Stressing the need to proceed with caution, Rhonda Chafin, executive director of Second Harvest of Northeast Tennessee, said, “We have 140 partner agencies that get food from Second Harvest. All the schools are getting food boxes daily. And we are trying to provide them as much as we can.
“Those agencies depend on us. If we are not here, they have no place to go to get food like that because that is all there is.
“If we continue taking on volunteers, we believe it could be a threat to the operation of this agency. We are a source of food for this region and we have got to stay healthy because we are it. Without us here, the agencies could go without,” she said.
To avoid the risk, the regional food bank warehouse in Kingsport has been off limits to volunteers and agency representatives since March. Instead of coming to the food bank to make selections, food pantries across the eight-county area are placing orders and food bank staff members are boxing, loading and making deliveries to the agencies.
“We’re going to be evaluating for two weeks,” Chafin said. “If the numbers stay down, we will determine when we bring volunteers back. If we bring volunteers back, it will be with gloves and masks and social distancing.”
Good Samaritan Ministries, which has shifted its primary focus to food delivery during the COVID-19 crisis, will also be staying the course of program modifications put in place to protect its staff, volunteers and the community.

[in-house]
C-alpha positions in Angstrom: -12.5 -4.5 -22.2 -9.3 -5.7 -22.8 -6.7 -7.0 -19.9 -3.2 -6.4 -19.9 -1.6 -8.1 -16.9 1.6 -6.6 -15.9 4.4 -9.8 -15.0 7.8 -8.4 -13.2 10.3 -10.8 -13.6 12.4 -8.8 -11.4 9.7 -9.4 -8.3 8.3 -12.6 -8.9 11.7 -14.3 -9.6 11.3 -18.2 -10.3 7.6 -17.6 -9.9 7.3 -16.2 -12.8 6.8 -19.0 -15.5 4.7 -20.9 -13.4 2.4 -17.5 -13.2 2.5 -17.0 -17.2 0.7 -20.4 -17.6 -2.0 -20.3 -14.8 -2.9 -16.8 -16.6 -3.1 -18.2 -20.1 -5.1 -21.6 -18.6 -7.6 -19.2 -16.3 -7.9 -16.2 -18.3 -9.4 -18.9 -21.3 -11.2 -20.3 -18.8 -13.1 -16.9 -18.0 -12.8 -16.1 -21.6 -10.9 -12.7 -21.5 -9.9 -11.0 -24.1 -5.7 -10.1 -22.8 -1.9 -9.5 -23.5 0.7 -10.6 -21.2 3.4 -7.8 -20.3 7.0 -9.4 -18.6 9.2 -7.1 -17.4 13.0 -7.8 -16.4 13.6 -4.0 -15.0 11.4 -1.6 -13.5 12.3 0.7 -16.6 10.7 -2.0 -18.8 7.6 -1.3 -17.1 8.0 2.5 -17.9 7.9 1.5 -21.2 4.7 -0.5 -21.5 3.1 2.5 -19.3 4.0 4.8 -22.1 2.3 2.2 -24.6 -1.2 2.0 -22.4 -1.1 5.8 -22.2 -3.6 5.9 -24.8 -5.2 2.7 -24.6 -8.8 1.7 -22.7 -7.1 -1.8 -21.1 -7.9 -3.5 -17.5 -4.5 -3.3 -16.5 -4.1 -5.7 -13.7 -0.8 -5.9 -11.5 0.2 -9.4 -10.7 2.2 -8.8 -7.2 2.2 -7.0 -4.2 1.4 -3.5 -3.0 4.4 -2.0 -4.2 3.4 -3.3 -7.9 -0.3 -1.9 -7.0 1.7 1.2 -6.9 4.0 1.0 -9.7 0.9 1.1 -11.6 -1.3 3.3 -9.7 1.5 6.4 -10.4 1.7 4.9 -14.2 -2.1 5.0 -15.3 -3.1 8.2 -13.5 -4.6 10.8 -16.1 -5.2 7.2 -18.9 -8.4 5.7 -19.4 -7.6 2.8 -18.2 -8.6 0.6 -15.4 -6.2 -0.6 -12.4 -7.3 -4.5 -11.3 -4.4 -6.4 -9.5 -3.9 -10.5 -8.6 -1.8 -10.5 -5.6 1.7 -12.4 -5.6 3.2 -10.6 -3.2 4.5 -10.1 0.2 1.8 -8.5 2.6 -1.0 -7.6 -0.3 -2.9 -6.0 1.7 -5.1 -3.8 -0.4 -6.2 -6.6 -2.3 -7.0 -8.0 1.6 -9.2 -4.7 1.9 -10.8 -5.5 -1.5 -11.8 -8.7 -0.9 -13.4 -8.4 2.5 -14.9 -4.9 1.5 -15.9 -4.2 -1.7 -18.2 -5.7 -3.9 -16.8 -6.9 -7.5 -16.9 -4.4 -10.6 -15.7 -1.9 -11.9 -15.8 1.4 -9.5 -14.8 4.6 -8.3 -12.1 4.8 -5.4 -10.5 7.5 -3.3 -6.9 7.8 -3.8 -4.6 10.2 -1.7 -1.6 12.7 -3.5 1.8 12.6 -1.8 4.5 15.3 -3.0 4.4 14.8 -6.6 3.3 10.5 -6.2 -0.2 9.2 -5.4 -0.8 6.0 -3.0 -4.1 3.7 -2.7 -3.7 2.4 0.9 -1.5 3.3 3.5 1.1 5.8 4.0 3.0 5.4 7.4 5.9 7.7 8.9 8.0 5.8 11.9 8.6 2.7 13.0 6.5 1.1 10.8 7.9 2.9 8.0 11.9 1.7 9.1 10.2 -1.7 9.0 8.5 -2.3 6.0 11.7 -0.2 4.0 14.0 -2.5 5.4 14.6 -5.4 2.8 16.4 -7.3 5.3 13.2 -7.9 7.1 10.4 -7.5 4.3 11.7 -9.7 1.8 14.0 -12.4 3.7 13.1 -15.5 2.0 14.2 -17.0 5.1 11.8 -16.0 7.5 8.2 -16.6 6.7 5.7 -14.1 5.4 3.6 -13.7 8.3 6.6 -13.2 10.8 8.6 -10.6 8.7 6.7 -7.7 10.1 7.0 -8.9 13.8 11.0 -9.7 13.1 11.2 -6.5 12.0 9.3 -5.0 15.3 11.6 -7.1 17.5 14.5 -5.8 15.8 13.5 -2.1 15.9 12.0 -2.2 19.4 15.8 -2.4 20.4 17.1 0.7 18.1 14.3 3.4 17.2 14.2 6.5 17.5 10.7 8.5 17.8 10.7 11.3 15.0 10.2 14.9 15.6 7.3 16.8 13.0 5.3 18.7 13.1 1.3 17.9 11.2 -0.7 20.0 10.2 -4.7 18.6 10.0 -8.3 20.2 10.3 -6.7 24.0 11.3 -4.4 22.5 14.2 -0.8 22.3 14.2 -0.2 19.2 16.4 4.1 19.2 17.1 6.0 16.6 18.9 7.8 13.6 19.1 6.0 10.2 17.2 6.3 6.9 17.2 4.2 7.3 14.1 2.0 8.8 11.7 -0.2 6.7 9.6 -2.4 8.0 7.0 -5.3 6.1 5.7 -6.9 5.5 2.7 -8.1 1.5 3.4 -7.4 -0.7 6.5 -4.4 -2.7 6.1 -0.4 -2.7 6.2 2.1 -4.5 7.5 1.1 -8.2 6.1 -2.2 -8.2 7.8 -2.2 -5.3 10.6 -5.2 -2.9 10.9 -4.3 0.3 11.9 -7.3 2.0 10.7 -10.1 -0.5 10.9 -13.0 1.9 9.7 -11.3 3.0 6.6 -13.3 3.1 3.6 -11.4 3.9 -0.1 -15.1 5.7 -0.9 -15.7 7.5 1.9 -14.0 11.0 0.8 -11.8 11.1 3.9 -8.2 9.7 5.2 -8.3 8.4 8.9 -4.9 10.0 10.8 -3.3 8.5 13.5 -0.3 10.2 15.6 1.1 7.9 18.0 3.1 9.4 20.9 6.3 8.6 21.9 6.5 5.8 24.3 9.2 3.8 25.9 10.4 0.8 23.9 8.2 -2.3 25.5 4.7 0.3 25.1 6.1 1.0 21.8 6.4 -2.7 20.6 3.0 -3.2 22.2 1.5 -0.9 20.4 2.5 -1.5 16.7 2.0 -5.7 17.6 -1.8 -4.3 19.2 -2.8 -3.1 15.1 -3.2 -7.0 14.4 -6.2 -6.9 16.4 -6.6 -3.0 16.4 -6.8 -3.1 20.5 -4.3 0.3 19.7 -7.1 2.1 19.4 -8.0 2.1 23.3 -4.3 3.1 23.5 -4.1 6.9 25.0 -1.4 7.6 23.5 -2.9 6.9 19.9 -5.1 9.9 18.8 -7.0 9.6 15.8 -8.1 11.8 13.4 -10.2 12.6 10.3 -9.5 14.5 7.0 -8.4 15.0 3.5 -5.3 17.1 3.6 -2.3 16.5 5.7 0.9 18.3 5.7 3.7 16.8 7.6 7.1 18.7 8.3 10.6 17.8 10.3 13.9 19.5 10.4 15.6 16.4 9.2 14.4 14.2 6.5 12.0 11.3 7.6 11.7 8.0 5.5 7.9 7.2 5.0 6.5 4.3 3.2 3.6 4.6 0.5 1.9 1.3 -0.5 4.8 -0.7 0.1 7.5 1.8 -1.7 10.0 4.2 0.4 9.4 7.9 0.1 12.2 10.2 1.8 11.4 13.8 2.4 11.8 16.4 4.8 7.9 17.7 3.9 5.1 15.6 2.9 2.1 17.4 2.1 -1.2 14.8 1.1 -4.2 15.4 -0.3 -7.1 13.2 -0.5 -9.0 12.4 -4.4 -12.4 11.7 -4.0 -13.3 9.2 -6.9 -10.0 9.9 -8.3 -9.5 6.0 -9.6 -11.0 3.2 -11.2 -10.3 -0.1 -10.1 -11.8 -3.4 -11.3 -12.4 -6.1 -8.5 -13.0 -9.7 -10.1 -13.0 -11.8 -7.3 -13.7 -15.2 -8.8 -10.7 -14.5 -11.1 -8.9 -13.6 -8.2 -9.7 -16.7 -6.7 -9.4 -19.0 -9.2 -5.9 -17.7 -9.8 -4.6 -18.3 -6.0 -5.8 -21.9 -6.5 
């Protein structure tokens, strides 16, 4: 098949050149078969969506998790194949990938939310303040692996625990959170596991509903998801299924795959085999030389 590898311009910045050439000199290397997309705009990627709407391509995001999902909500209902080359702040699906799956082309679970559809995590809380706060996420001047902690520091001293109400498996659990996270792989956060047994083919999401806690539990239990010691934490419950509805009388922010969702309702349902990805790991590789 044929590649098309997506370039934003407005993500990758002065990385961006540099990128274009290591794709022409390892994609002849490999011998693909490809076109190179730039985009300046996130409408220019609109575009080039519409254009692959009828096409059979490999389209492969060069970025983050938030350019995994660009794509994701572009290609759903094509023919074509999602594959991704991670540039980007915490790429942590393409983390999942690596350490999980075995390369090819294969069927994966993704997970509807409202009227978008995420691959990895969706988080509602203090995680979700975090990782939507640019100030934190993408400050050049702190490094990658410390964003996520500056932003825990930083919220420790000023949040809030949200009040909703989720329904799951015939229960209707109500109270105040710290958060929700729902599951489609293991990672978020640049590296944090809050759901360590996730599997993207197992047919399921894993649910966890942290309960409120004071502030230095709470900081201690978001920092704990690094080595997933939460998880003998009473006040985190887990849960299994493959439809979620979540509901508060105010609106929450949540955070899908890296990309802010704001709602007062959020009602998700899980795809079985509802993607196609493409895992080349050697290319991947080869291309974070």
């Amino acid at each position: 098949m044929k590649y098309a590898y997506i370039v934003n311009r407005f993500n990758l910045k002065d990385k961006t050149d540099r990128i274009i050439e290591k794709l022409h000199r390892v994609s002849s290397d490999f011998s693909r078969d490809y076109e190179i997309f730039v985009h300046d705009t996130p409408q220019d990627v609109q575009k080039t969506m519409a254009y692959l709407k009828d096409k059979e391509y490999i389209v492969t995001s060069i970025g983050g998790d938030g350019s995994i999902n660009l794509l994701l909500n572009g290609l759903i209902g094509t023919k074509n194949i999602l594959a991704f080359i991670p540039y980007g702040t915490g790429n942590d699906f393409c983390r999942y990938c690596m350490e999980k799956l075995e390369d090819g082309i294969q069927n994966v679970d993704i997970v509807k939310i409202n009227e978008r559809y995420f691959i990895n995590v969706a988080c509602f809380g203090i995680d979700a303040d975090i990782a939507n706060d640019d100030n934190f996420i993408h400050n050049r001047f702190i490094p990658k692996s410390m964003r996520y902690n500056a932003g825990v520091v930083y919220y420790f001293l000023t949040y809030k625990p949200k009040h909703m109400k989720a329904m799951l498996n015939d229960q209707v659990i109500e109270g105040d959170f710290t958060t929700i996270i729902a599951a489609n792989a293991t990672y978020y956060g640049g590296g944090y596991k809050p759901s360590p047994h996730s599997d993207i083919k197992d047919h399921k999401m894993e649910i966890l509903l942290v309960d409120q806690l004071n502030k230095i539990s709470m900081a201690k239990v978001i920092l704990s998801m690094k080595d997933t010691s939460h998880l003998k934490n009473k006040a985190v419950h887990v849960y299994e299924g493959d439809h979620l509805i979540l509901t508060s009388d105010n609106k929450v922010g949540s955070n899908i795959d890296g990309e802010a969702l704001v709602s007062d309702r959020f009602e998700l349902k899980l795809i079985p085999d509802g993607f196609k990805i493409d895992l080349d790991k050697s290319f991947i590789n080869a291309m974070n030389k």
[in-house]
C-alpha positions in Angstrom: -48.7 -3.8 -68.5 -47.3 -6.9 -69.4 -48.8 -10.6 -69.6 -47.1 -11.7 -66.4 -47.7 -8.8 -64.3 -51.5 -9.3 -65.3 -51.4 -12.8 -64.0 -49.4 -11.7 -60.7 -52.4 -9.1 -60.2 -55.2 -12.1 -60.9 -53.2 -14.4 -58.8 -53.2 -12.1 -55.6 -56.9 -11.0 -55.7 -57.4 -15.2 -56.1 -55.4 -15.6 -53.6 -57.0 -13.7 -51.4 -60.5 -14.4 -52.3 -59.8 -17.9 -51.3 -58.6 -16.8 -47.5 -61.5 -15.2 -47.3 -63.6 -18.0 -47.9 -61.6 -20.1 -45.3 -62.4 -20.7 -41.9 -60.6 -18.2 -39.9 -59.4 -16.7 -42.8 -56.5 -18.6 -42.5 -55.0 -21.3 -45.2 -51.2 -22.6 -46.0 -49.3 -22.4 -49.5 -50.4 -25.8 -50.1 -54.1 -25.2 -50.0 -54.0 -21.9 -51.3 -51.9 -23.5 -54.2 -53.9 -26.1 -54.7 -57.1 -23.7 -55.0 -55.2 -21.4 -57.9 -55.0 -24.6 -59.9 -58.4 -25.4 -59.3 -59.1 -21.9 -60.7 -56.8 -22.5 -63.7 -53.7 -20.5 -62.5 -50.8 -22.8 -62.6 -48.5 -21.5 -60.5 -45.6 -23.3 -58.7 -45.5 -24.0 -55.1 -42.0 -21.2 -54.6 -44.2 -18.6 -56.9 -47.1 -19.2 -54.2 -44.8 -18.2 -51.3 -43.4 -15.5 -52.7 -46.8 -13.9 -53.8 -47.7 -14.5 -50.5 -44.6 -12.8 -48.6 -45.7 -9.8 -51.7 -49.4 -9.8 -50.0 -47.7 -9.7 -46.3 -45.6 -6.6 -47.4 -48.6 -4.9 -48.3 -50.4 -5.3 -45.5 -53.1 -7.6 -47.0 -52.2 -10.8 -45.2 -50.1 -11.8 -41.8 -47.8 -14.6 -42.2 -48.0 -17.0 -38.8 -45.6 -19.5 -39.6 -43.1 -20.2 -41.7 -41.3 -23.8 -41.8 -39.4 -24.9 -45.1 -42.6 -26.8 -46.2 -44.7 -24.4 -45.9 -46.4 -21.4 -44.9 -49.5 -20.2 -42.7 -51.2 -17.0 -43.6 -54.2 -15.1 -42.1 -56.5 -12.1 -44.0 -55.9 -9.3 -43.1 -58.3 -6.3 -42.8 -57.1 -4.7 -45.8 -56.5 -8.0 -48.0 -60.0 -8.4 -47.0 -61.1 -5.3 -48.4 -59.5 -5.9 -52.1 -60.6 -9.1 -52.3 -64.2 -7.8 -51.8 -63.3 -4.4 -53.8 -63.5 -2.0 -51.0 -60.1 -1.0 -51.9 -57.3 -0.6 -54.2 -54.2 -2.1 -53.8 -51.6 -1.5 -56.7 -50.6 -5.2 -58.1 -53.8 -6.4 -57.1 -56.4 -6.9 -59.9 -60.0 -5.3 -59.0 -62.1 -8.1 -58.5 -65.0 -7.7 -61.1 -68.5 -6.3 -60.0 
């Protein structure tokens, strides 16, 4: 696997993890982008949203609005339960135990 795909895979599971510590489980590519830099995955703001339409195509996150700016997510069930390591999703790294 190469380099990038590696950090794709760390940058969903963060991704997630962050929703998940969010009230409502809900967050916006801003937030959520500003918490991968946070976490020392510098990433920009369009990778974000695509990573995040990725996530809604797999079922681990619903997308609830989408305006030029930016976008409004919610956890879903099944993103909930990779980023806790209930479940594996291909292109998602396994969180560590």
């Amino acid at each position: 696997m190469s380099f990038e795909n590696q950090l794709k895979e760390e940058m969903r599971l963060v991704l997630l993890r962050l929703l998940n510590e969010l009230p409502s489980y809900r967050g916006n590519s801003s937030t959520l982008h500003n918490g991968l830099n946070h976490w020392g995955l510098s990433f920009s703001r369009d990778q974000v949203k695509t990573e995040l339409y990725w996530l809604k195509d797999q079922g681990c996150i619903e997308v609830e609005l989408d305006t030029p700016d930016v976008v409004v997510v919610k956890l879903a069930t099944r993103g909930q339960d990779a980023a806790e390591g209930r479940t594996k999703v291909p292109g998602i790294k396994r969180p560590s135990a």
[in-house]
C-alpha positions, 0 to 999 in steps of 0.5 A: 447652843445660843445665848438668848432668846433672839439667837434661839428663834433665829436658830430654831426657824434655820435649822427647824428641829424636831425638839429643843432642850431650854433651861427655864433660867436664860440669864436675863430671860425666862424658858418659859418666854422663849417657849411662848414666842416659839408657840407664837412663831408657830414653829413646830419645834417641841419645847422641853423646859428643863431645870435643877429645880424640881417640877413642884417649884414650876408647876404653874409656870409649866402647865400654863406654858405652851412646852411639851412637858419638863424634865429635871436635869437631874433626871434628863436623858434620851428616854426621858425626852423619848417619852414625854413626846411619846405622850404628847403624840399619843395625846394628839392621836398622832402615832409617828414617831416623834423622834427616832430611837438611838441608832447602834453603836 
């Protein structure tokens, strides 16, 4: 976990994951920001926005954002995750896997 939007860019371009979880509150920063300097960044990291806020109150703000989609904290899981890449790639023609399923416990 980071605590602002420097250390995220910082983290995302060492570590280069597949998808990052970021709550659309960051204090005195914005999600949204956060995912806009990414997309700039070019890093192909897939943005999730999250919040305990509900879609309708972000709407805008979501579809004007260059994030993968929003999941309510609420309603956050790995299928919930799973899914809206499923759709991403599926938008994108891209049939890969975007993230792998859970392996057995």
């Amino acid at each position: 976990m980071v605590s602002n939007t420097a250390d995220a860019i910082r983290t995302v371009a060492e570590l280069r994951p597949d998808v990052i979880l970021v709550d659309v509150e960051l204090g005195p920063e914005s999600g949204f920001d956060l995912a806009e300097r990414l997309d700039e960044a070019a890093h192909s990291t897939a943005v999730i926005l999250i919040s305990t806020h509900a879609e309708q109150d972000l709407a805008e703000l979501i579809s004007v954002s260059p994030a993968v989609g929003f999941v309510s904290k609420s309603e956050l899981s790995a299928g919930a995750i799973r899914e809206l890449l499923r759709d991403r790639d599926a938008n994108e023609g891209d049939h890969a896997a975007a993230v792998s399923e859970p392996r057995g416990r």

Aside from church groups that are packing sack lunches for Good Samaritan Ministries staff to pass out daily at The Melting Pot emergency dining room, the ministry that began with a 100 percent volunteer work force is being operated strictly by paid staff members. And it plans to continue in that fashion until the COVID-19 tracking numbers indicate it will be safe to do otherwise.
“Good Samaritan’s plan is to play it by ear and make sure we keep our staff, our volunteers and our community safe,” Executive Director Aaron Murphy said.
“We are not just going to jump into it. We are going to continue doing what we are doing. But we have to make some plans.”
Chafin said Second Harvest is projecting the need for food, which local agency numbers indicate has jumped approximately 50 percent since the COVID-19 shutdowns, will remain high for the next 12 to 18 months.
Looking forward optimistically, she said, “A lot of people have stockpiled food. And it could be that as this improves, they will see they do not need that stockpile.”
And with the food bank depleting its stores as fast as it comes in, she said, “Donating that stockpile would be a good way to help low-income people who were not able to stockpile.”